A self-published writer recently confessed that while he doesn’t mind investing in a good editor, he finds it difficult to determine what constitutes a “good editor” before writing the check. I get it. Why fork over hundreds or thousands of dollars to someone who will only skim your work and correct glaring grammatical errors? Why contract with an editor who doesn’t understand your genre, or worse, is openly hostile toward your style? (As an example, I will decline religious texts and nonfiction books beyond my scope of knowledge. There are editors out there who will give you a better read on those than I will.) Choosing an editor is often as much a personal decision as it is financial; an editor proficient in her craft may still alienate you with her style. How can you find out what the experience will be like before you sign the contract?
- Determine the type of editing your work needs. When you match your needs to an editor’s skillset, you’re more likely to receive the results you want. Understanding the editing process helps lessen surprises, too. (Hint: if you think your work only needs proofreading when it’s never skimmed an editor’s desk before, you may be in for some wonky quotes.)
- Ask around. Freelancers often receive the lion’s share of their business from word-of-mouth referrals. Crowdsource your editing needs—your writing group, forum, or institution may have reliable, honest recommendations. Many of my clients find me through social media.
- Read testimonials. Most editors post client testimonials—including me. While testimonials showcase praise rather than problems, they can still give you a feel for what clients liked. If an editor produced “great results” but was “slower than anticipated,” you may have found a meticulous editor who’d be a great fit—if you have the time to spare. Check to see if the editor has additional freelance profiles on LinkedIn, Upwork, Guru, Reedsy, or Freelancer. Many of these sites allow clients (or associates) to provide unfiltered feedback.
- Check professional associations. Membership in a professional association does not guarantee the quality of work. However, membership can indicate that an editor is dedicated to advancing his or her craft and has enlisted the resources to do so. These editors also have access to networks of like-minded peers for support. As a result, they may be able to refer you to another, better-suited editor when warranted. Check out the American Copy Editors Society and the Editorial Freelancers Association.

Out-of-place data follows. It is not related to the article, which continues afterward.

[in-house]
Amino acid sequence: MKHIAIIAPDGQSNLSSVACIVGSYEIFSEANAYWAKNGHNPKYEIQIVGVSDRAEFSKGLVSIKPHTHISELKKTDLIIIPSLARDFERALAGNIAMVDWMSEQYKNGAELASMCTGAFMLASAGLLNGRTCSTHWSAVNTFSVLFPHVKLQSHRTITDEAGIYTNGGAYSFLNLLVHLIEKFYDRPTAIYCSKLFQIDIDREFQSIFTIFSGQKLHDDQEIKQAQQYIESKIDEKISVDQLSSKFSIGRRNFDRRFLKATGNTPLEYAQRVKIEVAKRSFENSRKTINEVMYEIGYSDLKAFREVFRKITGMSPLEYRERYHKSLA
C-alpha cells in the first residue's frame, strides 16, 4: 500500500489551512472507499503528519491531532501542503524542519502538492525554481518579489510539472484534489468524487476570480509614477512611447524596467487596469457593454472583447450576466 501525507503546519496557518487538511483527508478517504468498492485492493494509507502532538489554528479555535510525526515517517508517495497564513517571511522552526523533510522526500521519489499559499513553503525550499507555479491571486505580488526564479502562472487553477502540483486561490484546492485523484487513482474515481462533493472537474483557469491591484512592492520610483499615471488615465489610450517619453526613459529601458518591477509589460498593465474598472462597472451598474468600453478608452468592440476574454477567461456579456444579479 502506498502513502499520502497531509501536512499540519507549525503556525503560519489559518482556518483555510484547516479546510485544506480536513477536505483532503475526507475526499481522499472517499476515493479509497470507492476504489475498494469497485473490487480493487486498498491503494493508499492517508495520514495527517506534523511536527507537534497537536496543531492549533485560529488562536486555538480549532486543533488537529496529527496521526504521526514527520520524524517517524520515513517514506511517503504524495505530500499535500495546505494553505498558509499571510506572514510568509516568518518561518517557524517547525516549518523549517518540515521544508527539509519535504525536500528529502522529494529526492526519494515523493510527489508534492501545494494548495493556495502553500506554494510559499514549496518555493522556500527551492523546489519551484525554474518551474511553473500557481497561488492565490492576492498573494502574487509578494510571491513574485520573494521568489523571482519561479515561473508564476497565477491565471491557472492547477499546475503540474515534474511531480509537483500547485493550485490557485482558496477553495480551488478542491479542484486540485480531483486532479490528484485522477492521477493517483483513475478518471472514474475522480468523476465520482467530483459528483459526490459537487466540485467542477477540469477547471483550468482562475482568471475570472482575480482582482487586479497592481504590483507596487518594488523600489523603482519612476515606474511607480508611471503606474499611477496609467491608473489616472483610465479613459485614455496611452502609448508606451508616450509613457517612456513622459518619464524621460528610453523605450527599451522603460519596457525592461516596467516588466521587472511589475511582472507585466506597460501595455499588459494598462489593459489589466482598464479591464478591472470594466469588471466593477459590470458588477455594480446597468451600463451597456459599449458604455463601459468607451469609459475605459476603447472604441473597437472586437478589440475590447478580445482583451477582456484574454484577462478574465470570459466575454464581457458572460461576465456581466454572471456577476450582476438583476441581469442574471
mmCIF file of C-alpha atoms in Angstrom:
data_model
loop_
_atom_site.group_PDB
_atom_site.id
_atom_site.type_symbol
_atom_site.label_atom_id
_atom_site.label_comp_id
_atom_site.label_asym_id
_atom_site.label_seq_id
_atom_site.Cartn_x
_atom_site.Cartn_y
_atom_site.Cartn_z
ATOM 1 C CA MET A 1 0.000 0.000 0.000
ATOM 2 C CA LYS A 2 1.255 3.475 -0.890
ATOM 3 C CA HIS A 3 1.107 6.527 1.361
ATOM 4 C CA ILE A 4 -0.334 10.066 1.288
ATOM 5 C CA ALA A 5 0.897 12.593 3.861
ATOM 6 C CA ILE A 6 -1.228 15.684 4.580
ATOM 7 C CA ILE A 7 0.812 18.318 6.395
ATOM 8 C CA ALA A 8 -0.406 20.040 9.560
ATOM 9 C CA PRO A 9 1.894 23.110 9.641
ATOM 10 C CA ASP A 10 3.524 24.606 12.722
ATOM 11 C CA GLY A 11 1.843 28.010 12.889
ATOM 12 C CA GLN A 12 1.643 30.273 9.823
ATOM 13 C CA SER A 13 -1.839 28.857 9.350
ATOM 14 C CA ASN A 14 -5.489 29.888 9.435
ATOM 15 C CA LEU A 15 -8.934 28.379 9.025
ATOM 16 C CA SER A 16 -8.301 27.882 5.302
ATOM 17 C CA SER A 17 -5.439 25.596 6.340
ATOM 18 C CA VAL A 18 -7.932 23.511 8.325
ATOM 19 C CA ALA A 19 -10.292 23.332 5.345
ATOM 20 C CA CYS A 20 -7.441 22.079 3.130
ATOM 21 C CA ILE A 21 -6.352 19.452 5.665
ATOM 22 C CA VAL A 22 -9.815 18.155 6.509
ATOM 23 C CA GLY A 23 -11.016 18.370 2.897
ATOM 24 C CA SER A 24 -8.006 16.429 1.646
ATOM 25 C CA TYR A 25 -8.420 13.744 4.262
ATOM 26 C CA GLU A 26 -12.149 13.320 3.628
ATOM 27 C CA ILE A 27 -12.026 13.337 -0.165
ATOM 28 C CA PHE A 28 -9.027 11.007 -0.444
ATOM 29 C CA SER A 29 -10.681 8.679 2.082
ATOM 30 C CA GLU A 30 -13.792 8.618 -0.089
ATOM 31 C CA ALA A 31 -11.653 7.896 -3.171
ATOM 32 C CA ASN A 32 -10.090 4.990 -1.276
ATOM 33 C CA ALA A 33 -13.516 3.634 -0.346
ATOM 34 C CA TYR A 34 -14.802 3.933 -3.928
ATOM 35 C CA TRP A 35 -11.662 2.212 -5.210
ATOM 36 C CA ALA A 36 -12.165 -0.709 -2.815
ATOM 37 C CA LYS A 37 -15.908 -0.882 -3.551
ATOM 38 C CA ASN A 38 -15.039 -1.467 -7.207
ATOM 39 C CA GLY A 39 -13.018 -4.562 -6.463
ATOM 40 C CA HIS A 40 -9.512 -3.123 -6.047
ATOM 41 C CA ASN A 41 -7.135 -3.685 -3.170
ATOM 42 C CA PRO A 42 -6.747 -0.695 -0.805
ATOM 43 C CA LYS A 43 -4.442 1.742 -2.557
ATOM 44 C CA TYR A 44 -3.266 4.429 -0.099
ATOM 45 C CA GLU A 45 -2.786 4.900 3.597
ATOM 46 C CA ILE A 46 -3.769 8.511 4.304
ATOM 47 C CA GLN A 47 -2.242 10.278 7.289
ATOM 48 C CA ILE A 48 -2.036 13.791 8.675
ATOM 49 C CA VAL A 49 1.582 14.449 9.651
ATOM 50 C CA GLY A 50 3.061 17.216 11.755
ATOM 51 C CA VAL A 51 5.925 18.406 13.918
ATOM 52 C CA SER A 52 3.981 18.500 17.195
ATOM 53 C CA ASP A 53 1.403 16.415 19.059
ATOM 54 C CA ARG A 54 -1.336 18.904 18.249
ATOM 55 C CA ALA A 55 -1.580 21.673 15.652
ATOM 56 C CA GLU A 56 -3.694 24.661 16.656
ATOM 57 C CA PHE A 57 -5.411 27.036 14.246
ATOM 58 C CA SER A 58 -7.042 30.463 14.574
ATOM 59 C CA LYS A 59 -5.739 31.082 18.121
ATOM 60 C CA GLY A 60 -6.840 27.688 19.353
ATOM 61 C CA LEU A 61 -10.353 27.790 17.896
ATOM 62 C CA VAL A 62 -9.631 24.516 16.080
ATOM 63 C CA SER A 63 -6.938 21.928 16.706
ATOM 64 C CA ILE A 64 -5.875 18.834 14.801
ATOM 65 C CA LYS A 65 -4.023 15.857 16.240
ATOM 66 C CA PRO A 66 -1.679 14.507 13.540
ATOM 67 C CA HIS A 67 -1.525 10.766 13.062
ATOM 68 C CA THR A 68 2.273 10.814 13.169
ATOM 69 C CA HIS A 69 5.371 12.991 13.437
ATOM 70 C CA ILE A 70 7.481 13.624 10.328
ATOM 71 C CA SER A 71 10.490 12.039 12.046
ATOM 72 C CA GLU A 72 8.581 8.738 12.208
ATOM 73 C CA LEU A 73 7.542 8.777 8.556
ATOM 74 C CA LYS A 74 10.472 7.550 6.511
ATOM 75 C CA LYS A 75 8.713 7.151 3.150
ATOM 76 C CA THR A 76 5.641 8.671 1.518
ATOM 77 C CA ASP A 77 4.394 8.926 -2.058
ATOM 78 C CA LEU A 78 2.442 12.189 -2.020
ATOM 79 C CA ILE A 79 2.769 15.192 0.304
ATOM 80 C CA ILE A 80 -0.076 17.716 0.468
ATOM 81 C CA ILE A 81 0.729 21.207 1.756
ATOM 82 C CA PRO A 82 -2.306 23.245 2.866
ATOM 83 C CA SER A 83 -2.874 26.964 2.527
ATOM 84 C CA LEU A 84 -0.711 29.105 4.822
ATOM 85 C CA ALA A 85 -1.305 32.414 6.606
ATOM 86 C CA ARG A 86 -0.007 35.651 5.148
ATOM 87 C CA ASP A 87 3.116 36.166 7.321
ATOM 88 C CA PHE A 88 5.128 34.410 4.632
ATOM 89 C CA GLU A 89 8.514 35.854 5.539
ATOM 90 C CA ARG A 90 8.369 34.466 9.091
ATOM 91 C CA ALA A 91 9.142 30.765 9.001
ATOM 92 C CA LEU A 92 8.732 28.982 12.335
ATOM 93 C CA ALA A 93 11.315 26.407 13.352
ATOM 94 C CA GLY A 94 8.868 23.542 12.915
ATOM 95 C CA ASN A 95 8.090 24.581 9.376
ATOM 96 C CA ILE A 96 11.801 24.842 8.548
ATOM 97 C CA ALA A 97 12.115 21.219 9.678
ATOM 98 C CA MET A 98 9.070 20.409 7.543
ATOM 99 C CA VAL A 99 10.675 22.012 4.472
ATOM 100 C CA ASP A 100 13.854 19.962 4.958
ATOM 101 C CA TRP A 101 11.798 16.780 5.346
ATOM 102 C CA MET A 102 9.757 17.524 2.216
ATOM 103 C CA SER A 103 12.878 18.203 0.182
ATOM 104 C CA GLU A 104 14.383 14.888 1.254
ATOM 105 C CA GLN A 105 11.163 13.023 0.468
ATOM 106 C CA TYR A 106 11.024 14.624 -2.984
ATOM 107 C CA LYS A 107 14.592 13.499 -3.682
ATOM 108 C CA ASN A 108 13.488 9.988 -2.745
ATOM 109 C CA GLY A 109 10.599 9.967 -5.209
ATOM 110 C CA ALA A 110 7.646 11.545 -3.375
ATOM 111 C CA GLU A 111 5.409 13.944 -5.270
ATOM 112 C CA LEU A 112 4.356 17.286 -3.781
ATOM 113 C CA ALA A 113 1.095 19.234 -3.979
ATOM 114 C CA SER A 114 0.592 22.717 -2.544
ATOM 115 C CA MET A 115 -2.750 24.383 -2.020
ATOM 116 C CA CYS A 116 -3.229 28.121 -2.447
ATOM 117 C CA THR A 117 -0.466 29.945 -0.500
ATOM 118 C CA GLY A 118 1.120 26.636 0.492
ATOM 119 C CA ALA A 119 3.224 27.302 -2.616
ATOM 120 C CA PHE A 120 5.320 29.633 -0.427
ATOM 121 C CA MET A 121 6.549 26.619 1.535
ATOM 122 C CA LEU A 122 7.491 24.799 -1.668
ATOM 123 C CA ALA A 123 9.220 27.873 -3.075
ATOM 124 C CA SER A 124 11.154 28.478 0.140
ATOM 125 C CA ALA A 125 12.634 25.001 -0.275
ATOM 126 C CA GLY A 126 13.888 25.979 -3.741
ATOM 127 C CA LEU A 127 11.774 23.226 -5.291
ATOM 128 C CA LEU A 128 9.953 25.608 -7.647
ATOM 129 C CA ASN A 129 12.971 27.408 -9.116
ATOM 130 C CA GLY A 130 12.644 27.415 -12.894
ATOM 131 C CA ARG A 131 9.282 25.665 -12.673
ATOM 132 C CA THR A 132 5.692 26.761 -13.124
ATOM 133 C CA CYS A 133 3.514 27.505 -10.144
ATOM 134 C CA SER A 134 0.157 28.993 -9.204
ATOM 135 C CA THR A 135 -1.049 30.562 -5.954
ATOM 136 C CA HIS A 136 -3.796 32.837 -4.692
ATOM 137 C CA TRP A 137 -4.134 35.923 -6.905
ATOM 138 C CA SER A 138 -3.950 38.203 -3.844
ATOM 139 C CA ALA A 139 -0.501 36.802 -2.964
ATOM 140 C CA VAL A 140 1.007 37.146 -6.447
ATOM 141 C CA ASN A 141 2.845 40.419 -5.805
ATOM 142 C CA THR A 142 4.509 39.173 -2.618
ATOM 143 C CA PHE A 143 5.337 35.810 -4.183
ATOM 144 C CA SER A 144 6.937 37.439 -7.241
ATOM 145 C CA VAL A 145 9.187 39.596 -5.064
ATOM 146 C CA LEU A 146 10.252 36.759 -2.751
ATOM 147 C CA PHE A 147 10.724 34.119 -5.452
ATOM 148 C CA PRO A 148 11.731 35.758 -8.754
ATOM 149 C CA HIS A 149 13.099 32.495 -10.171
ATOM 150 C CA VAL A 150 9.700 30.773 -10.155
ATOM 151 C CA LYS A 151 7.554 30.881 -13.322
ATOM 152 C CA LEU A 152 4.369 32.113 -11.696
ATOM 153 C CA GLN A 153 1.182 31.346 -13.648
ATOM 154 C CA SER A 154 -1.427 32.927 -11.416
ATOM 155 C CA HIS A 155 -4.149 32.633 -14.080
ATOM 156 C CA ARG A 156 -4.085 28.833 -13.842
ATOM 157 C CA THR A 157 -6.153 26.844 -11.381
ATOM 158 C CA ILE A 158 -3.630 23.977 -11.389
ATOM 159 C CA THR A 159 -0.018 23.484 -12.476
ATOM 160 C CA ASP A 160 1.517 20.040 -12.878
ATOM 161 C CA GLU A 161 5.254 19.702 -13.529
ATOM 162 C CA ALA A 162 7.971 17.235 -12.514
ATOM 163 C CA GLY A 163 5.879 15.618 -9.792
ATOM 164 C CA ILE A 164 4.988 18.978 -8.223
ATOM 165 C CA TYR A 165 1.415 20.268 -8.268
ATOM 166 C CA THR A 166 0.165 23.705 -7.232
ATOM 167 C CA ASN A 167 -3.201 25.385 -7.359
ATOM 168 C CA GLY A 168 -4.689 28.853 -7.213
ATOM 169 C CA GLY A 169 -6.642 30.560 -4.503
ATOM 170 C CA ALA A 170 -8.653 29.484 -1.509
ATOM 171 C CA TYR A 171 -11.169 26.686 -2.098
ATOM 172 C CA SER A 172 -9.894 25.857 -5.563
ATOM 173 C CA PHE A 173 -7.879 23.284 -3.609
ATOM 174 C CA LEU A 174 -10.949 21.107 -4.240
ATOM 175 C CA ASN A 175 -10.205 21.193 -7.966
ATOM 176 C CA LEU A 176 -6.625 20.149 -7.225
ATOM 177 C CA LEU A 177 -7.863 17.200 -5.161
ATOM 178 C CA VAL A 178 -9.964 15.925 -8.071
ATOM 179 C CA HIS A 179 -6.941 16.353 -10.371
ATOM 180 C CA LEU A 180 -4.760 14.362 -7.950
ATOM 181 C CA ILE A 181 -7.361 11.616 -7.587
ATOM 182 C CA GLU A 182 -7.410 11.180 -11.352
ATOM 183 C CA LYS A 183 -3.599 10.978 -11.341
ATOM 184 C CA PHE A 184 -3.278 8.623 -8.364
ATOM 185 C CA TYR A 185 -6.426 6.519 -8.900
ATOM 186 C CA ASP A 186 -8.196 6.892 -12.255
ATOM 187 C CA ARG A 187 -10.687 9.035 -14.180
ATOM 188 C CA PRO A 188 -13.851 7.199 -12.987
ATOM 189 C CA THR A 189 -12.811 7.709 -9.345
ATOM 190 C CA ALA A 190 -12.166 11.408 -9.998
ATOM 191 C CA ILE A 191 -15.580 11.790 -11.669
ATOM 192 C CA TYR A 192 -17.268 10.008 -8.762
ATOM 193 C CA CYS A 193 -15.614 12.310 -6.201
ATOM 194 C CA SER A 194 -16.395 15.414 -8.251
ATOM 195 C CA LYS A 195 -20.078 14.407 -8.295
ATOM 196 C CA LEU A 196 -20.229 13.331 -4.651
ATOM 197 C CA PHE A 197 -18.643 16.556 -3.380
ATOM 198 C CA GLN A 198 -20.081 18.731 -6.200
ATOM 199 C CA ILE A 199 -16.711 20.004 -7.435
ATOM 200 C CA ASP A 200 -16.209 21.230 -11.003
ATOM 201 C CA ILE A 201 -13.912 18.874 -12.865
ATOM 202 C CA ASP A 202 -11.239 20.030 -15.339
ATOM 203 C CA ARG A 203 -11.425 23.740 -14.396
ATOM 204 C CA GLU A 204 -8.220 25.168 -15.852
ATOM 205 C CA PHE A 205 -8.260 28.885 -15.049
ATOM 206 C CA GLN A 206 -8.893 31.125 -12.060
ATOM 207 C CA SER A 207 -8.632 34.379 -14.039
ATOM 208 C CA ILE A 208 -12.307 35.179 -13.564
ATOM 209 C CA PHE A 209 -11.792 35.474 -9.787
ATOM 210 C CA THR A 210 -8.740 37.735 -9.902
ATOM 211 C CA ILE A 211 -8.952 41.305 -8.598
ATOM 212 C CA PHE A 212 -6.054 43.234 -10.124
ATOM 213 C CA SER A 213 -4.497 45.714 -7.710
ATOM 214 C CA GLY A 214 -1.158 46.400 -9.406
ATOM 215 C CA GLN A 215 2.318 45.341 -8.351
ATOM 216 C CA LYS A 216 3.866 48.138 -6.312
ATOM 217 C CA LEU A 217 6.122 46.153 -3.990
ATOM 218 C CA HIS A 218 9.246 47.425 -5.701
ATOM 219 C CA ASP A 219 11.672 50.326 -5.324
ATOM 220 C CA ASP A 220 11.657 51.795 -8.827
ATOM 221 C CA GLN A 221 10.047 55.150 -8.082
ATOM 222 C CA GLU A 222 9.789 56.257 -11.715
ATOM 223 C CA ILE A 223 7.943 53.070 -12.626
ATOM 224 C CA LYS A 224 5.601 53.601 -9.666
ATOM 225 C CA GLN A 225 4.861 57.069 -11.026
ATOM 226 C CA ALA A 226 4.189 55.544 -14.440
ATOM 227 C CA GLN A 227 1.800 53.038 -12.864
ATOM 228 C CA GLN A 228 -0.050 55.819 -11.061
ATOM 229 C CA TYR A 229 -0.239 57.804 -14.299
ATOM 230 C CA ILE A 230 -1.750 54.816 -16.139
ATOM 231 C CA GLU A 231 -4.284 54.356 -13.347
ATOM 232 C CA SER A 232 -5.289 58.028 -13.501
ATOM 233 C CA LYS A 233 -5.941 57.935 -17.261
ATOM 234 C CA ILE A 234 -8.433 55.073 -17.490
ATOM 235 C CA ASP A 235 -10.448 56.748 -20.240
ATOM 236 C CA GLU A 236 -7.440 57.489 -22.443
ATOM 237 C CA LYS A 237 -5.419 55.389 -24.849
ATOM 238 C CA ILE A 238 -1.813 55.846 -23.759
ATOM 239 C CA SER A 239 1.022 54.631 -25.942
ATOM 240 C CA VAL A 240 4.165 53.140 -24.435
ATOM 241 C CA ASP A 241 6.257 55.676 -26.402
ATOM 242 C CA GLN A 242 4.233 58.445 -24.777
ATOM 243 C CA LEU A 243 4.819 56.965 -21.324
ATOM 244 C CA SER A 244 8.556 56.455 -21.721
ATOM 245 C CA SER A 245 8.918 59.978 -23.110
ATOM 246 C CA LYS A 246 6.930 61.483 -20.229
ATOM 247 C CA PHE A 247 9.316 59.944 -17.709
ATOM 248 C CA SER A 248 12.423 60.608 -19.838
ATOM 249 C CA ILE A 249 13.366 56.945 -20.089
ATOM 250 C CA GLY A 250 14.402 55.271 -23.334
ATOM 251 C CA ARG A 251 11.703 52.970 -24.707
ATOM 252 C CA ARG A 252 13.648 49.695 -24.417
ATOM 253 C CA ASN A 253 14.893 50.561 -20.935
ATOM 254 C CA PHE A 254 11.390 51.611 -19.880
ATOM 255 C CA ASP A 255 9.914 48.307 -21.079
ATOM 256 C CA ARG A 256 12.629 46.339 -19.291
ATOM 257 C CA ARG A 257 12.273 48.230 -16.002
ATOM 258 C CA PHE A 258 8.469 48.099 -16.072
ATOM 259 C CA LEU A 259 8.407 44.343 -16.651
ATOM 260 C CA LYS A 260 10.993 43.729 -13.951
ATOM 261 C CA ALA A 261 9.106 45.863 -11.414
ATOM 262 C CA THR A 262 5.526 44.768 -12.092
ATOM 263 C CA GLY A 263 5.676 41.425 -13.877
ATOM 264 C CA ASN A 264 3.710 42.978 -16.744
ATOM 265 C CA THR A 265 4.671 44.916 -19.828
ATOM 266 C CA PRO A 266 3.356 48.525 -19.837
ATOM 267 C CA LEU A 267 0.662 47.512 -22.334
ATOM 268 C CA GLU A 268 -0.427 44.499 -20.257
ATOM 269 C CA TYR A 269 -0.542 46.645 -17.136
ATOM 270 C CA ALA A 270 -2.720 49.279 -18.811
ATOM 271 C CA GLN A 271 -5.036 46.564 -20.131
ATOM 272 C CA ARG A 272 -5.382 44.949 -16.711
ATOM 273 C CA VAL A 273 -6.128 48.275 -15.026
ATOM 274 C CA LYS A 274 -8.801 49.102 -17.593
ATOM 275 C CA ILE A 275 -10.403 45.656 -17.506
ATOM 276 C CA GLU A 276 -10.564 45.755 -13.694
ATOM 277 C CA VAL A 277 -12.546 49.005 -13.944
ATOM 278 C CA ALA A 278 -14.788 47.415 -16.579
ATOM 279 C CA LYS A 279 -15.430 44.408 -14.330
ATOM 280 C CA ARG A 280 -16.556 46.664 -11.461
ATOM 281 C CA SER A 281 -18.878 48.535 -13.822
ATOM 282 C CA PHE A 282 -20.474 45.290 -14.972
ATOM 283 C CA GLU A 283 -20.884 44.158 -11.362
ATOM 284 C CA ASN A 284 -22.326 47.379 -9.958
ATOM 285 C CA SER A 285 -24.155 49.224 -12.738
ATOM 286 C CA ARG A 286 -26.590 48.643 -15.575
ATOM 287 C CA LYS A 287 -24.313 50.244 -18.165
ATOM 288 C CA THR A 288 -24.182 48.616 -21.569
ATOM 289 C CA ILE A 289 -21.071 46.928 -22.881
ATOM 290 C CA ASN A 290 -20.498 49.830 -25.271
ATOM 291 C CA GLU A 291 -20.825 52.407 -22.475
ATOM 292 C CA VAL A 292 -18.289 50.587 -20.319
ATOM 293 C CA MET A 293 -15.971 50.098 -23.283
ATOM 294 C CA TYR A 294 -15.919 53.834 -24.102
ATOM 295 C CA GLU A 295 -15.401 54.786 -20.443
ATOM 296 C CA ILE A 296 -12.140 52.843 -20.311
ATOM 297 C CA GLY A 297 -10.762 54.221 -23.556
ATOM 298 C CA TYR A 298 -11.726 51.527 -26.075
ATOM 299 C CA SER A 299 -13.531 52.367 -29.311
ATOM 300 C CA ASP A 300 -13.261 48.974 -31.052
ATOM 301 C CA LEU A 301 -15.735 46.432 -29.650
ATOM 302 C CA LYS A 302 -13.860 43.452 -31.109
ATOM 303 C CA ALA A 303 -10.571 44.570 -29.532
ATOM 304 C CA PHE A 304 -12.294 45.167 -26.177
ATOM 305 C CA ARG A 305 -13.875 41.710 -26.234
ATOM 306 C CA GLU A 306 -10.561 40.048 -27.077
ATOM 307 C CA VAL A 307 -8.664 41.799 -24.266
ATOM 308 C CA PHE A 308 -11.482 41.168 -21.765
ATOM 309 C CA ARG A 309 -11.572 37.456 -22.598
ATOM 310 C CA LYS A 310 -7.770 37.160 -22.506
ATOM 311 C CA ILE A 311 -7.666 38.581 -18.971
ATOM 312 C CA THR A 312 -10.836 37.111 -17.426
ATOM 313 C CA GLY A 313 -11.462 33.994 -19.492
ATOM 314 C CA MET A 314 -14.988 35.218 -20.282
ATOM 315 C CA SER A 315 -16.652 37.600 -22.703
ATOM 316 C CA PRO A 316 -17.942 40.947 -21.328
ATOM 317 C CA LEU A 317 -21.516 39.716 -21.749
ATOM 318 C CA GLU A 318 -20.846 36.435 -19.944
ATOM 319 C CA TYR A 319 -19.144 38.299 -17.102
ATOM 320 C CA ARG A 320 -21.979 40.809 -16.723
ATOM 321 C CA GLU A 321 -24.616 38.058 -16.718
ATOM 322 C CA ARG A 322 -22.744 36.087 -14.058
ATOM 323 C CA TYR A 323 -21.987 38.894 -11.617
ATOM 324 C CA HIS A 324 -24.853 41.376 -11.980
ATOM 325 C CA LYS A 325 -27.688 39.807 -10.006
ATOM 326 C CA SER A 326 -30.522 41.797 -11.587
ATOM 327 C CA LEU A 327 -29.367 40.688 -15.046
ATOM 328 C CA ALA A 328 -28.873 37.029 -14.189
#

- Compare bookshelves. Ask your prospective editor about the last book he or she read. Most editors will be delighted to share their literary proclivities, and their responses may help you determine whether they’ll be interested in your work. One individual asked me to provide a list of the last ten books I’ve read, as well as a list of my ten favorite books. It was a fun exercise, and it provided a personal connection point. Just remember—an editor’s interest in hard science-fiction may not preclude them from being awesome editors of paranormal romance (and vice versa).
- Send a sample. Most editors will ask for a sample of your project, especially if it’s big (e.g., grants, dissertations, novellas, novels). Don’t choose the first chapter. Instead, pick five to ten pages that represent the messiest portion of your work. Giving your prospective editor the chance to read a challenging section lets the editor properly gauge the complexity of editing required, which ensures you receive an accurate quote. I once provided a copy editing quote based on an early chapter of a story. It seemed fairly tight, and I accepted the contract. It turned out that the writer had, in earnest, sent me the best chapter. The remainder of the book required far more time and editorial effort than I’d planned for, which necessitated a revision of my initial quote. It worked out in the end (largely because we both kept open minds), but you may not be so lucky.
- Request a trial proof. Great editors will offer you a trial proof. If they don’t, you should request one. Remember that sample you sent for an initial quote? Your prospective editor should take three to five of those pages and perform a sample copy edit, gratis. You can look over the type of changes provided, as well as query style (if any), and make a more informed decision.
- Check the contract carefully. Don’t provide any type of payment until you’ve signed a contract you’re satisfied with. The contract doesn’t need to be elaborate, but it should include detailed information about preferred payment methods, total costs, late fees (if any), timelines, and the exact services provided. If any of this information is missing, request clarification. This ensures that both you and your editor are on the same page.
Vetting a potential editor requires your being open and honest about your expectations. If something doesn’t make sense, request clarification. One editor may be willing to Skype with you on a weekly basis, while another will only send you an editor’s letter at the end of the project. (And both options are equally great depending on your needs.) The person who edits a best seller may not be the optimal choice for your project. Remember: a little extra work at the beginning of the editing process can prevent chaos or disappointment at the end.